By Tim Stobierski 

For years, I’ve lived by the rule “slow and steady wins the race”—a mantra that’s served me well on my journey to becoming a long-distance runner and losing 80 pounds in two years.

But it’s not always easy. Sometimes, realizing you’re on mile seven of a 13-mile run doesn’t fill you with joy or relief at being halfway done—but despair because you’re only. halfway. done. I’ve often felt the same way about hitting financial milestones. After all, my biggest goal—paying off my student loans—could takes years to achieve. That’s an exhausting thought.

But I recently had an epiphany that’s changed the way I think about making progress toward all of my goals.

In April, I started working with a personal trainer. He was impressed that I could run a half marathon without stopping—but not with my speed. To get faster and more efficient, he suggested sprinting, or more specifically, high-intensity interval training (HIIT). It works like this: I’d run at a comfortable pace for 40 seconds, then at full speed for 20 seconds. Alternate until I either fall off the treadmill or reach my time or distance goal.

The secret to HIIT is that you’re always moving forward—you never stop. If I sprinted for my entire workout, I’d gas out after five minutes. But if I switch between a six- and nine-minute-per-mile pace, I can go much longer. My 40-second “rest” helps me catch my breath, rest my muscles and get ready for the next sprint—allowing my body to do more than if I kept it steady at the slower pace.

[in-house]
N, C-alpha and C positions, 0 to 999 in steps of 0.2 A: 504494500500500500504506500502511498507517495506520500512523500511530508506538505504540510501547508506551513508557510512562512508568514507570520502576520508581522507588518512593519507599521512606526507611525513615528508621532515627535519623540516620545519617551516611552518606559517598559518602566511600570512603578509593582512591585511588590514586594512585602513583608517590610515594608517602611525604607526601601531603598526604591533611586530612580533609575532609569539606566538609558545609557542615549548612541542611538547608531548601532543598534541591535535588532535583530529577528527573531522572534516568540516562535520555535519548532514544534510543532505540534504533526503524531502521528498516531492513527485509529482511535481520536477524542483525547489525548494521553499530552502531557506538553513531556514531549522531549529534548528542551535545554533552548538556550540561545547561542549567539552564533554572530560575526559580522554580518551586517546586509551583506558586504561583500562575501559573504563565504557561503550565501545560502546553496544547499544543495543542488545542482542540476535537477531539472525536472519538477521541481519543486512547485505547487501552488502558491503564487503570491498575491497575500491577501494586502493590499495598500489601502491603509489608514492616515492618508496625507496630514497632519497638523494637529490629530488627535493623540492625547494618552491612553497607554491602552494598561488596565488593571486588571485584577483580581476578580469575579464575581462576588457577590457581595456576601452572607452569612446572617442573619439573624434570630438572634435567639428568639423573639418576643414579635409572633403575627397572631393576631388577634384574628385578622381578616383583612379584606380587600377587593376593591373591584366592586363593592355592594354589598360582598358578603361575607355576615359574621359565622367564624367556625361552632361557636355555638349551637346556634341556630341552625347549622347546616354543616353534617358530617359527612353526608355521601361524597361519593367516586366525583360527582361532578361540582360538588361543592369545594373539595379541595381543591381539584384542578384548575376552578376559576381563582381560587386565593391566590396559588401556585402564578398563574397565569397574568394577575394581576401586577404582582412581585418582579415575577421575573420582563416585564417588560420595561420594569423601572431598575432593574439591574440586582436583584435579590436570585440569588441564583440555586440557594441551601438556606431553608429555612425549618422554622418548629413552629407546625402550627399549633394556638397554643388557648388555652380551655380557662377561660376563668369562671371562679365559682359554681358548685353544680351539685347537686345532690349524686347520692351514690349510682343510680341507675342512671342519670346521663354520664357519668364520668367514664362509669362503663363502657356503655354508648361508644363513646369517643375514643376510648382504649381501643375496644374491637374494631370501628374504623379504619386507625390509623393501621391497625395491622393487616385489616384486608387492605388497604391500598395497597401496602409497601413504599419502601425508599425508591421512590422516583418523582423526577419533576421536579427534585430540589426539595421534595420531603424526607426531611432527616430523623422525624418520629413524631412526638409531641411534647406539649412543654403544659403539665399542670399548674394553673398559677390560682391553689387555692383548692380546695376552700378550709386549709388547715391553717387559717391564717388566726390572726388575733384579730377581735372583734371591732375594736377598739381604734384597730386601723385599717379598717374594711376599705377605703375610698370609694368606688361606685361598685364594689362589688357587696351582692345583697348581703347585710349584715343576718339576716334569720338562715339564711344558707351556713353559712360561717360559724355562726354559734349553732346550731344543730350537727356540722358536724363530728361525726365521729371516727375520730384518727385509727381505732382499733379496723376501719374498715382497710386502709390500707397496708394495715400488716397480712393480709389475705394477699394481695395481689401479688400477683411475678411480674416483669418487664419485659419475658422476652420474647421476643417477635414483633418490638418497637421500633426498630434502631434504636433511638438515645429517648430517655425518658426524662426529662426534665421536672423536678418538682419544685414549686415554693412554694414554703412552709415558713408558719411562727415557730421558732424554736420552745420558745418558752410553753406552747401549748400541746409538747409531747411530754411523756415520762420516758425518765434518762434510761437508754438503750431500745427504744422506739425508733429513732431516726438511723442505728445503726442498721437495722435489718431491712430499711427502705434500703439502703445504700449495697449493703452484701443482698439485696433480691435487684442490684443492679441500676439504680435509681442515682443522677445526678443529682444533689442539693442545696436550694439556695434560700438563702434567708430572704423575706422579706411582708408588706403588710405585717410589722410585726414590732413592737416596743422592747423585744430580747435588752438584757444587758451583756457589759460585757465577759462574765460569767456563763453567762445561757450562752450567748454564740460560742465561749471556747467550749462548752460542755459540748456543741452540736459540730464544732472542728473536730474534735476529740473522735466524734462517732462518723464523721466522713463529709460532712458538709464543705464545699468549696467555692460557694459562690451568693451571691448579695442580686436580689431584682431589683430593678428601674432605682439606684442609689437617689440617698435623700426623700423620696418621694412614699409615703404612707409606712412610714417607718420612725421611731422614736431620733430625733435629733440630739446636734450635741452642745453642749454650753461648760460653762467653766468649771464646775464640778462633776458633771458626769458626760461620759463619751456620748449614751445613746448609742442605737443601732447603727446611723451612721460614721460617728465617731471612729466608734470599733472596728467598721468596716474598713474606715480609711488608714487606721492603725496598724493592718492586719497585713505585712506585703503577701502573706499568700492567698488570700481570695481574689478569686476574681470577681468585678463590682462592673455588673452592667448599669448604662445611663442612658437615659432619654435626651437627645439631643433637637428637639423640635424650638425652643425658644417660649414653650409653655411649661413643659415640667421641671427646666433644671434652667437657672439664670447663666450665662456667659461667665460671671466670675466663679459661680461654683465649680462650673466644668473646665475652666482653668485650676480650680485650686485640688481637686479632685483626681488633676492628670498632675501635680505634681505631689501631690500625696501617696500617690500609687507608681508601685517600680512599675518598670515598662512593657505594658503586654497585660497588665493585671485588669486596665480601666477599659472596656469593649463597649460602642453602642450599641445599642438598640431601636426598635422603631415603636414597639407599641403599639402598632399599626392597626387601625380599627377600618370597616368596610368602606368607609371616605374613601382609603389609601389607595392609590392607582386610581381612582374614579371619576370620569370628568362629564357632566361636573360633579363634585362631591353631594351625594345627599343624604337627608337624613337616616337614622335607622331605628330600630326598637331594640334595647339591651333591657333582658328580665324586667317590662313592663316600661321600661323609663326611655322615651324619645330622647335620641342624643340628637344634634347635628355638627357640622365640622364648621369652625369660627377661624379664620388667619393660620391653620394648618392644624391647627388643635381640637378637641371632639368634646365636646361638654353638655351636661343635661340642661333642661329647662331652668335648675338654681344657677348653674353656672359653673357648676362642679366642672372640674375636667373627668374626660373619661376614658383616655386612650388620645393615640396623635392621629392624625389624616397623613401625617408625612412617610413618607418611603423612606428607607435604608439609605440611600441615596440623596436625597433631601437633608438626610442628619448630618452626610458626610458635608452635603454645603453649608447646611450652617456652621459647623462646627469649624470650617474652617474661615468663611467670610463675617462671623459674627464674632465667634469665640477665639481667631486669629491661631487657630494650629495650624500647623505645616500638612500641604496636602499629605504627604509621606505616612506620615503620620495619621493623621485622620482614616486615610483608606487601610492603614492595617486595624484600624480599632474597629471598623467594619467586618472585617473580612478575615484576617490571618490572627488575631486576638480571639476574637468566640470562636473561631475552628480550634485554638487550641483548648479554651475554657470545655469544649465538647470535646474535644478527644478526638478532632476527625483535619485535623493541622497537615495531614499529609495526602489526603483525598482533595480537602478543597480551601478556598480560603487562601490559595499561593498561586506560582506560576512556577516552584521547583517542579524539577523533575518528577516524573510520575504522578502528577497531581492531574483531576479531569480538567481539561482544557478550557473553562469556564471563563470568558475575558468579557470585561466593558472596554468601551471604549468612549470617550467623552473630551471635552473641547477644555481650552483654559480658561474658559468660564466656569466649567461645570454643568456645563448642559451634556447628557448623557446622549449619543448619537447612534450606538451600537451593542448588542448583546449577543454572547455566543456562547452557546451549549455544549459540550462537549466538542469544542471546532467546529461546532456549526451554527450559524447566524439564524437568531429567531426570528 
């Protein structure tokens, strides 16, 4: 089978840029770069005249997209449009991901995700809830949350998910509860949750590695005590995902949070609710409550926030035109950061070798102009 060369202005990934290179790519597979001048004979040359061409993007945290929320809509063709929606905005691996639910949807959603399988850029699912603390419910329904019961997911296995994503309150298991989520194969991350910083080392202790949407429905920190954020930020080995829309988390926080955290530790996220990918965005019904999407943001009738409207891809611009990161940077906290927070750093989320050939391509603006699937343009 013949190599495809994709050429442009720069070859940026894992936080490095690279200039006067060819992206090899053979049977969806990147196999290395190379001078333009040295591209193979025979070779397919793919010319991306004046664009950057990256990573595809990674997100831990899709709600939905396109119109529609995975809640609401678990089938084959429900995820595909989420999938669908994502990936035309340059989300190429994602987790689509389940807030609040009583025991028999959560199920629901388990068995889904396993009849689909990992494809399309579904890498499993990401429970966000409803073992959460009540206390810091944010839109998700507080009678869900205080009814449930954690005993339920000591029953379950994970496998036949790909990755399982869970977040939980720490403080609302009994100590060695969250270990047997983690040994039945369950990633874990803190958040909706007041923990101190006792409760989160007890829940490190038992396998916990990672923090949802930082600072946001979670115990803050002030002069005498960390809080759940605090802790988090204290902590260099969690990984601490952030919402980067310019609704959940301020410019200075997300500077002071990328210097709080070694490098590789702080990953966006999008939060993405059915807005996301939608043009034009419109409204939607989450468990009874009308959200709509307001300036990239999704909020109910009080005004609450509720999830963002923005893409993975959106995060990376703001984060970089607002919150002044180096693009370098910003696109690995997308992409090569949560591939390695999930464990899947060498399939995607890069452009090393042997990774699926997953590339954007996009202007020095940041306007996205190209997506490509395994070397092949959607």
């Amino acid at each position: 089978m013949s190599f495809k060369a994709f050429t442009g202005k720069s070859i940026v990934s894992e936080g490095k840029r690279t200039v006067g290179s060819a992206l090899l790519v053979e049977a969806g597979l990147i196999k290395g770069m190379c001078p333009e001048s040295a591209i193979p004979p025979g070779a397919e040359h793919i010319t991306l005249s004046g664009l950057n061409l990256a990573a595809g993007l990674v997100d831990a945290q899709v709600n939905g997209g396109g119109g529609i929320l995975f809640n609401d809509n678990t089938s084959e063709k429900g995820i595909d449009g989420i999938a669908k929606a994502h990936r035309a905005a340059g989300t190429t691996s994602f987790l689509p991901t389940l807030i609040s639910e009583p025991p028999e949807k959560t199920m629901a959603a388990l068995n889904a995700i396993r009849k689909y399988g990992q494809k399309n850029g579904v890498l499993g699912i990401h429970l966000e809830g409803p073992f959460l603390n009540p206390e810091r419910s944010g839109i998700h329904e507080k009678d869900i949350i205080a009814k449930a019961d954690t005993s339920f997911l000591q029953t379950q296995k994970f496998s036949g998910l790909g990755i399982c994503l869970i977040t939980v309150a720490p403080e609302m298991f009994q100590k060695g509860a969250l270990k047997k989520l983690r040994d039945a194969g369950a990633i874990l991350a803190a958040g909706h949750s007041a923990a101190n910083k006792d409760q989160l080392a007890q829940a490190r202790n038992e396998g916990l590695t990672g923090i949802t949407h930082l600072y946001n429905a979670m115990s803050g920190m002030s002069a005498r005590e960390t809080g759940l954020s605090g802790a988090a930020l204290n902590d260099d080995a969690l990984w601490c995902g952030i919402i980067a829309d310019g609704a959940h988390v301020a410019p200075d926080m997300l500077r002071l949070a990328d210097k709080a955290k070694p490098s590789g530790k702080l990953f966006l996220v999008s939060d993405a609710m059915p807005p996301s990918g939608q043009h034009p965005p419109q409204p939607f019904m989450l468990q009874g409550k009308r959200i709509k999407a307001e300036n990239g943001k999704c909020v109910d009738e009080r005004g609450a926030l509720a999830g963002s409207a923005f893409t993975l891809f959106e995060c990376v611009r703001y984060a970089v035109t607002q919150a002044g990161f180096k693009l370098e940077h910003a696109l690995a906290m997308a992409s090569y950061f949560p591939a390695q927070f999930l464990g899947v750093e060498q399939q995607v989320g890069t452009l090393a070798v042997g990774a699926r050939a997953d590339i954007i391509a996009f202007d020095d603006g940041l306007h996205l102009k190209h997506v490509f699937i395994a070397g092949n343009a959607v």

As I got used to working out like this, I realized it was a pretty effective way to think about money goals, too. Often, the popular advice, especially amongst us millennials, is to hustle yourself to death in order to pay off debt, invest or save. But non-stop sprinting toward a money goal is a great way to burn out.

So I’ve become a financial interval trainer. I’ll go hard on wiping my loans for a few months—strictly limited my expenses and funneling savings toward debt—knowing that later, I’ll have earned a little more flexibility in my budget. Or I’ll freelance my heart out one month then scale back the next, when I’ll catch up when friends and decide whether it’s worthwhile to accept similar assignments again.

This strategy has yielded real results. Before starting HIIT, I ran a 10-minute mile; now I can do three in under 24 minutes. And financially, this strategy helped me bill $7,000 in freelance work in July alone. It was a crazy month, but I was able to shore up my savings and pay off one of my loans. Then I relaxed, guilt-free, for most of August.

Bottom line? Easing off the gas every so often can give you a chance to breathe. You’ll still be moving forward, but at a more sustainable pace. You might even learn something during these easier periods that will help you be more efficient on your next sprint.

October 27, 2017

Originally published at

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